The Teenage Landscape

I am constantly wondering what I’m going to write next. This seems to be the bane of existence for most writers, because as much as we love what we have just finished, there is always the question: Well, is that it?

This tends to nag me when I’m between projects. Mind you, “between projects” means a novel is coming out, i.e. Dare Me, and a draft of another is written. So it’s not as if I’m whiling away my time, but on the flip side, just because something’s complete doesn’t mean it’s any good. Hence the incessant push to Always Be Working.

I’m fortunate to have in insider’s view, and all of my work is a mix of my impressions of teen life, combined with my emotional memory of being an adolescent. I’ve barely met my classes for the year and already I’m blown away by the “cast of characters” before me and the issues they already bring to the table. This year, like all the others, certain activity will consistently emerge (the daredevil behavior in Dare Me), or a particular image will present itself (the hoodies in Tap Out), and my mind will get racing. Then I’ll use bits and pieces of it all to create an impression as full-bodied as I can make it. And off I’ll go with a process that works.

Now, however, Dare Me will soon be out, and readers and critics will have their interpretations about how I present the teenage landscape. Say what they will, but I think this comment nails it: “This book is signature Devine: Intense. Gripping. Honest.”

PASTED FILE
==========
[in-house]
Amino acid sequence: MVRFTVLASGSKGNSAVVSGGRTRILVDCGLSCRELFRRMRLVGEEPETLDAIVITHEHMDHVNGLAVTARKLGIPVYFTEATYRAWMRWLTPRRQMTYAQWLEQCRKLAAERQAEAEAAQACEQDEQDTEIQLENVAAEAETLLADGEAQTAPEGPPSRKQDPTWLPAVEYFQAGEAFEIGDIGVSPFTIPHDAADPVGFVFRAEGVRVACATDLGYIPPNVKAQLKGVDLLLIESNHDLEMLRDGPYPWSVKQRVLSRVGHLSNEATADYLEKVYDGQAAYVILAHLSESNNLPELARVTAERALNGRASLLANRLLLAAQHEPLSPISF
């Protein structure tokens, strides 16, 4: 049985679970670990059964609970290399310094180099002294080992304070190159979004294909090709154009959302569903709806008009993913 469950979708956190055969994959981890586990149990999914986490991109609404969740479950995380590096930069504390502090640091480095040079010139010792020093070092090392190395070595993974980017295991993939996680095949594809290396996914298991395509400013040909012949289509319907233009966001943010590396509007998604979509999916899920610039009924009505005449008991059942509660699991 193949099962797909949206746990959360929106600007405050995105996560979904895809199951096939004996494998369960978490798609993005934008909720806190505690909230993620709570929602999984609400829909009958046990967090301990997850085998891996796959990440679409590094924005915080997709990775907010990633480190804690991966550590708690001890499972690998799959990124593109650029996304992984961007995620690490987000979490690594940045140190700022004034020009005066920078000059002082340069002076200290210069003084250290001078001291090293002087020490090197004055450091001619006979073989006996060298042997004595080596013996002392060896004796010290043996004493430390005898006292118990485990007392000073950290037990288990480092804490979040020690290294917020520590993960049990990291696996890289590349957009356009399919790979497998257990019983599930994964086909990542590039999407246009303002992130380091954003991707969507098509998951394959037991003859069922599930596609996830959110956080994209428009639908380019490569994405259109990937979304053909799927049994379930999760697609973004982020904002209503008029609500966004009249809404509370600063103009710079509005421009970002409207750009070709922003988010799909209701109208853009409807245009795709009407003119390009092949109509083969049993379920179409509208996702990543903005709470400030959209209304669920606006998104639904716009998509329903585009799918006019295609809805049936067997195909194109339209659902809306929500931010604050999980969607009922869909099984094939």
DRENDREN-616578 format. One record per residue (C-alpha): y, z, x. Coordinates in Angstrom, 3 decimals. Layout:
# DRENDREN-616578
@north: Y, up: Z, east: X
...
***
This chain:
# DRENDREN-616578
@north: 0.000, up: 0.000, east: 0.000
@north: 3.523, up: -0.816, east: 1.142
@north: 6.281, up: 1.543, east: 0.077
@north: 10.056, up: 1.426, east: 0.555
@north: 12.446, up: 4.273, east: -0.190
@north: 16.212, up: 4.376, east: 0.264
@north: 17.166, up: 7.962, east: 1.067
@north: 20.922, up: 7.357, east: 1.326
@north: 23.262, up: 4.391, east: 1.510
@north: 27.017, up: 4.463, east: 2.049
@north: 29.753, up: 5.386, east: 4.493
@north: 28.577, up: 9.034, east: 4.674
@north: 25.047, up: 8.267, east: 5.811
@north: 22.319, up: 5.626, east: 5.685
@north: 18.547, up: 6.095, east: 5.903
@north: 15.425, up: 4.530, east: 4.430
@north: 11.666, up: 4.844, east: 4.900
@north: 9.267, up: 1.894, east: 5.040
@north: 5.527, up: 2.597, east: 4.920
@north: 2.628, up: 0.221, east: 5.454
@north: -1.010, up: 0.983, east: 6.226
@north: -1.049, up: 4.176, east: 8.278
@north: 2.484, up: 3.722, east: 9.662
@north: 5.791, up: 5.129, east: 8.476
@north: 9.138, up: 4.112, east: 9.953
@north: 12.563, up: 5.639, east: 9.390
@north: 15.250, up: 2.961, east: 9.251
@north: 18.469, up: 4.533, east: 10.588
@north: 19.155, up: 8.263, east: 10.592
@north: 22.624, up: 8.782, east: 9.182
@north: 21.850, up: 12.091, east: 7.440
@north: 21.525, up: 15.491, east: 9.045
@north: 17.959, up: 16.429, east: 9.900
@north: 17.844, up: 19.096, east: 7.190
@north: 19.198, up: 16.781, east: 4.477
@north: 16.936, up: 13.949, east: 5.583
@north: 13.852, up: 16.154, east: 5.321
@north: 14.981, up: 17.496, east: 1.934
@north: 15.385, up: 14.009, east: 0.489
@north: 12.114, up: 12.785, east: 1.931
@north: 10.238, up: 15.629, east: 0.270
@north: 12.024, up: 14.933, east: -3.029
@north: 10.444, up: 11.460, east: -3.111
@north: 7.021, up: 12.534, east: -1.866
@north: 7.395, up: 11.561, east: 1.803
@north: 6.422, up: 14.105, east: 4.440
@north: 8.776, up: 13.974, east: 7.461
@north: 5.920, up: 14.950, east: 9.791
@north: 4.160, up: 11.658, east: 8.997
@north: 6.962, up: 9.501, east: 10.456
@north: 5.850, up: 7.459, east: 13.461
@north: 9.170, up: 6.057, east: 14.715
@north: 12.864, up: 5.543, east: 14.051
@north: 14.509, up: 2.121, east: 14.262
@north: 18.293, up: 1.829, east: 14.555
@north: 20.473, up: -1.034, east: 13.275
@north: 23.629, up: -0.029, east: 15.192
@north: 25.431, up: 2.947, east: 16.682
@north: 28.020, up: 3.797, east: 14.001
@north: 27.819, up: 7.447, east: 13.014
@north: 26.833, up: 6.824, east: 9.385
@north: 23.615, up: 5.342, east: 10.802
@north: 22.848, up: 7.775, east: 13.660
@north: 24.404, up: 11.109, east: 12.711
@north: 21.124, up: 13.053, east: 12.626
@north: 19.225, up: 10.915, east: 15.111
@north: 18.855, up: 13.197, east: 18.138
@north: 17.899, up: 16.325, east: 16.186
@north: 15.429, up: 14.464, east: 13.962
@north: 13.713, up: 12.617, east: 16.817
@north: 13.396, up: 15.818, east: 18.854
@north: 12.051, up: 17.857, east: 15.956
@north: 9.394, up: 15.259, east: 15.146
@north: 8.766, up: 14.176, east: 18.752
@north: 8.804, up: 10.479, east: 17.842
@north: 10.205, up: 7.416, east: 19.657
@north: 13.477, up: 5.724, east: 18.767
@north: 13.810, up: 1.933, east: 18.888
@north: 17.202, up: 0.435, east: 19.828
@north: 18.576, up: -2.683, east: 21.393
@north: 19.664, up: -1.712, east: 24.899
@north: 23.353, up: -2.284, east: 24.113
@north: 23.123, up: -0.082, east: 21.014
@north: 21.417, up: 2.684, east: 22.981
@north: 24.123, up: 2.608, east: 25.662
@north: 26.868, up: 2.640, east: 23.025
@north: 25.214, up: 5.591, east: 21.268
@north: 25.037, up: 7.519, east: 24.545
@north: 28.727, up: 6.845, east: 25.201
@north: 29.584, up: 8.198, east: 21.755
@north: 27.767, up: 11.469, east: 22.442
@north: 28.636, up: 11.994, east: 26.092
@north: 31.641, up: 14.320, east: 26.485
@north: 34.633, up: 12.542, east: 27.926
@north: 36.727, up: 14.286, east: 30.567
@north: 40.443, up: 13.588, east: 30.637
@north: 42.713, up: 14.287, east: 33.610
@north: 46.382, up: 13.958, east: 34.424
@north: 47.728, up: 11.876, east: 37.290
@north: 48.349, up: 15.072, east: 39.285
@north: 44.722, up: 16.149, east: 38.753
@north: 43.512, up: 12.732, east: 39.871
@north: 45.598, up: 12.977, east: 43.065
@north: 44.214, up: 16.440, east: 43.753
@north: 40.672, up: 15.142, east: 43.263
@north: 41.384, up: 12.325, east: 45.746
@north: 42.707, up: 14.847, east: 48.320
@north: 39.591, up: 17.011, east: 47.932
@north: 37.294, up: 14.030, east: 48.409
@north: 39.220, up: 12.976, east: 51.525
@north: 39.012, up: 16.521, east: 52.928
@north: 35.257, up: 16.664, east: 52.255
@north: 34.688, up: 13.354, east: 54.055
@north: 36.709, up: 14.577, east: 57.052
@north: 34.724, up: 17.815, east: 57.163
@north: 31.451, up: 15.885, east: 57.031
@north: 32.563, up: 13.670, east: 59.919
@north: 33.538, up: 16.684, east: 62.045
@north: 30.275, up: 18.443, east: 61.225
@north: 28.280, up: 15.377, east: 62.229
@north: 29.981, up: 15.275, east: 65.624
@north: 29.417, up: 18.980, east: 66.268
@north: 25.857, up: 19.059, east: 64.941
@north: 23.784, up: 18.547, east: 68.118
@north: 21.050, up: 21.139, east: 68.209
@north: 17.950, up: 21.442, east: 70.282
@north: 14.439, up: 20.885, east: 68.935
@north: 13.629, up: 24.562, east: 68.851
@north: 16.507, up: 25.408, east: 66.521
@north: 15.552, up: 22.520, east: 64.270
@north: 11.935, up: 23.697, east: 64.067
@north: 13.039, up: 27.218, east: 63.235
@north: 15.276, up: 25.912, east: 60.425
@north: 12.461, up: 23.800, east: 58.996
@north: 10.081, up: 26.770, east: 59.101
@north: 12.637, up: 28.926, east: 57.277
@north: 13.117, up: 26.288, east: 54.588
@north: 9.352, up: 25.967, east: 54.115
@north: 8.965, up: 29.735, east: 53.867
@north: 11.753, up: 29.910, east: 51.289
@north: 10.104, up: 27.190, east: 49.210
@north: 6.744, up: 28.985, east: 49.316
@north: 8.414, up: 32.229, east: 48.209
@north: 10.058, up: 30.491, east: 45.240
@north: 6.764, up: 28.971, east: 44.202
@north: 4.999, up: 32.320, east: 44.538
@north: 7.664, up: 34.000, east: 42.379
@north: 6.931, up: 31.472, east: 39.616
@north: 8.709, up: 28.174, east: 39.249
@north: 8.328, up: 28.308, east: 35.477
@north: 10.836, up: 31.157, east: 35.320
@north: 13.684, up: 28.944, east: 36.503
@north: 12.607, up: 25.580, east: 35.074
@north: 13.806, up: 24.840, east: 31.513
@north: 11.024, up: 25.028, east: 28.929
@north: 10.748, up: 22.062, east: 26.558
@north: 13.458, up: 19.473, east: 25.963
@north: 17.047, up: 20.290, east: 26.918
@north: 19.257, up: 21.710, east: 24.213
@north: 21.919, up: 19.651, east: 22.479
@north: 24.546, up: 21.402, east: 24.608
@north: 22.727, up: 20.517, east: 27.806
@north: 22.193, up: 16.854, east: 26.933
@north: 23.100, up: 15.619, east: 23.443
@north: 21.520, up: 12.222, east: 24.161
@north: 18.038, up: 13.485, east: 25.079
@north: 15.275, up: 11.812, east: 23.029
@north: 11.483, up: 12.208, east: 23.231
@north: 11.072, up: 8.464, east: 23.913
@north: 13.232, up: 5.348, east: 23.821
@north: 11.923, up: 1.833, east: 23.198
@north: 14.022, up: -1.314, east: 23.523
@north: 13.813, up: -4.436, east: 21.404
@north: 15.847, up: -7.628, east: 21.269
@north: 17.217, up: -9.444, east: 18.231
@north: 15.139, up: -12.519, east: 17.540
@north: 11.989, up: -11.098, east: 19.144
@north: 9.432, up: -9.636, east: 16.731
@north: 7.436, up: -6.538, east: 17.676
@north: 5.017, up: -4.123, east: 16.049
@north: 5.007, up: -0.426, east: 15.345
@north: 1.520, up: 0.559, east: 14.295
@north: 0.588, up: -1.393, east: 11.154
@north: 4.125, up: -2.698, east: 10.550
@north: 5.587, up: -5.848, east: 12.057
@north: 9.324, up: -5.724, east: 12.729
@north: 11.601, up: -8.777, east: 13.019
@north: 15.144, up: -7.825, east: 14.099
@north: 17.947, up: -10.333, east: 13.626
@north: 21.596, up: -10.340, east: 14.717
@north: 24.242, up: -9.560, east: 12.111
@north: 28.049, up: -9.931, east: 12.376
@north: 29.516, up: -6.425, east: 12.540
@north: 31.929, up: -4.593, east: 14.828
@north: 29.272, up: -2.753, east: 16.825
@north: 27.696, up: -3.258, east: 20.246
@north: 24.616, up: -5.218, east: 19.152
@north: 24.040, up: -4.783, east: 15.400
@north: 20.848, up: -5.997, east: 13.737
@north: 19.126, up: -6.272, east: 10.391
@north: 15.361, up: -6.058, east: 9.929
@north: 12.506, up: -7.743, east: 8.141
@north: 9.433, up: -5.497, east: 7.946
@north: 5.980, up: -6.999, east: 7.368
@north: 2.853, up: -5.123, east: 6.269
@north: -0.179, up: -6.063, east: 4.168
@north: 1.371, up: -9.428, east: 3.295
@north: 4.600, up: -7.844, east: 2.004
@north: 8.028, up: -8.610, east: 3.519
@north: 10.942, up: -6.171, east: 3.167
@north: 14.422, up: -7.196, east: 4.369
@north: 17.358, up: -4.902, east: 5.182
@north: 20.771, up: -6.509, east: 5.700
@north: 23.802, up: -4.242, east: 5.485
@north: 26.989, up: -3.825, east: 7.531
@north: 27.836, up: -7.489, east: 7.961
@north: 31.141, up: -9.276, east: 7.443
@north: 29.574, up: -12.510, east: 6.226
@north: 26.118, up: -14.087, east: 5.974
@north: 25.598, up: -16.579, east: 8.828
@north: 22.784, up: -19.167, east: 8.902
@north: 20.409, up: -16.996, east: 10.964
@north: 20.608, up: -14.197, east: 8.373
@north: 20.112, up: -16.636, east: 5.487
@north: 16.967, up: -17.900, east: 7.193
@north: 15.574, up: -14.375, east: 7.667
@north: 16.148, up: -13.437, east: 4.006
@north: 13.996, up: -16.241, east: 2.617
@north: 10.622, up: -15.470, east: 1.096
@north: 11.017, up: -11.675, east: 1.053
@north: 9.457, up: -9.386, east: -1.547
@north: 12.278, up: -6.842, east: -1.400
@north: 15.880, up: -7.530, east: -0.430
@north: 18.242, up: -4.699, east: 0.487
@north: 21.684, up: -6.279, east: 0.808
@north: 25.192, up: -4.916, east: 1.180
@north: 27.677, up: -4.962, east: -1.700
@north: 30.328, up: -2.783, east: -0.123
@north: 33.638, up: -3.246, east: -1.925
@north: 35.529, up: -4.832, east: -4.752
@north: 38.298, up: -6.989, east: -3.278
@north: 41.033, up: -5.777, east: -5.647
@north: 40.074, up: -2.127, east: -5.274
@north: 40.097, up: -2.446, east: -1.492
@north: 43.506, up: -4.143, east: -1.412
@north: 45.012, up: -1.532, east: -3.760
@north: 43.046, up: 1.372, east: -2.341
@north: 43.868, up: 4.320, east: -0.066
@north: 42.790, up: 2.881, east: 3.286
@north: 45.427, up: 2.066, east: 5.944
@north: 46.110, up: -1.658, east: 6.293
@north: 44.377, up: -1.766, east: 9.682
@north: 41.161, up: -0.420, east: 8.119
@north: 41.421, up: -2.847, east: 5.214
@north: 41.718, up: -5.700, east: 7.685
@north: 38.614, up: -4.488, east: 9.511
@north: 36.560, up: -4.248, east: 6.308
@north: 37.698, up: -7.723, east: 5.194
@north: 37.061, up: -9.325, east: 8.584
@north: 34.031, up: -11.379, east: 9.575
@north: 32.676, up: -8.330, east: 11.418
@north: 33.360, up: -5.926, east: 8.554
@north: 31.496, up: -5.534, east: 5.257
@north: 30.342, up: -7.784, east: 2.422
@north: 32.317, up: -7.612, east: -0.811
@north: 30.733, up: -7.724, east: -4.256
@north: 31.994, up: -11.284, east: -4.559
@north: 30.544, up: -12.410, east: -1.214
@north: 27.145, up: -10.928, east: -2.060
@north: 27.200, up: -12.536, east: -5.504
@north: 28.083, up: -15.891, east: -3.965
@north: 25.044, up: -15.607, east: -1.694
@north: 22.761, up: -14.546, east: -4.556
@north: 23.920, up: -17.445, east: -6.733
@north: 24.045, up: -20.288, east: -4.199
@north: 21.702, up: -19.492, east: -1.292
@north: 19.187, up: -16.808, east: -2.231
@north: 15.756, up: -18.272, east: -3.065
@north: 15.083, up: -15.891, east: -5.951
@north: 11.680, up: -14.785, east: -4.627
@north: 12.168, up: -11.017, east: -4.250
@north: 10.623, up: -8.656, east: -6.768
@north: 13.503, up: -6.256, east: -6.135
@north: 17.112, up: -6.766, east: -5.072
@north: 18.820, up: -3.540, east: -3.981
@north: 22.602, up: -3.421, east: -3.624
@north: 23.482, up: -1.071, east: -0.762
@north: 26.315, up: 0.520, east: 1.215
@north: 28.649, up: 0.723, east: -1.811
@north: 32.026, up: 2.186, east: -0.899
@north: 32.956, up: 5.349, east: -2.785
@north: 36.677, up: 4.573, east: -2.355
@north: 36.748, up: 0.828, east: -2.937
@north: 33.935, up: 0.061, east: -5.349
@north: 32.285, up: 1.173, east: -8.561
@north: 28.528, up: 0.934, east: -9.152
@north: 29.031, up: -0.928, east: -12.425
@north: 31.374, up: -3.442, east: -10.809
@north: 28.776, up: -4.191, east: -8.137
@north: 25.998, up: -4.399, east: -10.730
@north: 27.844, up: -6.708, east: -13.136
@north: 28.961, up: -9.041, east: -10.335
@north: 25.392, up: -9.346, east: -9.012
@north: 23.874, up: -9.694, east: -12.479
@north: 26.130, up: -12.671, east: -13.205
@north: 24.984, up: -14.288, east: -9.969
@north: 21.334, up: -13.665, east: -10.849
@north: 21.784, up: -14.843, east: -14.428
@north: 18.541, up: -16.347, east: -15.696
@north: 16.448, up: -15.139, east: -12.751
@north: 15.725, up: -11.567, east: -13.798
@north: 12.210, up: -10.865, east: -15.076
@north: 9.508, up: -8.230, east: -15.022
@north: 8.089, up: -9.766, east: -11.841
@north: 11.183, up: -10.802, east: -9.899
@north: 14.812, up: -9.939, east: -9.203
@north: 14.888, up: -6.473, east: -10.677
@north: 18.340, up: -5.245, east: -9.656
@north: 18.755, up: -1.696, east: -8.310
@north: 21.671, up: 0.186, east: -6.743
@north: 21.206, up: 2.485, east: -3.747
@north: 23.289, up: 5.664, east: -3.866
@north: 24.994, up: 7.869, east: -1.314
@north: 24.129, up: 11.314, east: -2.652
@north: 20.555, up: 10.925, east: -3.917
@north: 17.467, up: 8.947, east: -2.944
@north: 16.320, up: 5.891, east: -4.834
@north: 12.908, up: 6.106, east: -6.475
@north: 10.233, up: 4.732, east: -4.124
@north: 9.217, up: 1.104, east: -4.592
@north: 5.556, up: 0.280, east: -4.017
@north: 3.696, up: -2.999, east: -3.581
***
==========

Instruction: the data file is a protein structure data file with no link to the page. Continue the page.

That is my purpose. I tell stories that are usually a bit dark, are typically intense in nature, but always, always try to present some truth. Not necessarily a truth I want, but one I see and understand. That last point is what gets me yelled at. In my work I try to be a mirror instead of a design. And some people do not like what they see.

That’s all right. Because I’m still going to write with honesty. I’m going to pay attention to my students. I’m going to ask questions about their lives, have conversations with the very demographic I write for. There’s a universal desire in wanting your story told. I do the best I can for the countless ones I hear.

I’m glad to be back at work, for a multitude of reasons, but many of them have to do with being allowed to engage with today’s teens. Their lives are so different from what I knew back in the 90s, but in so many ways they are the same. And if I continue to examine that distinction, I’ll always have an answer for that nagging question.

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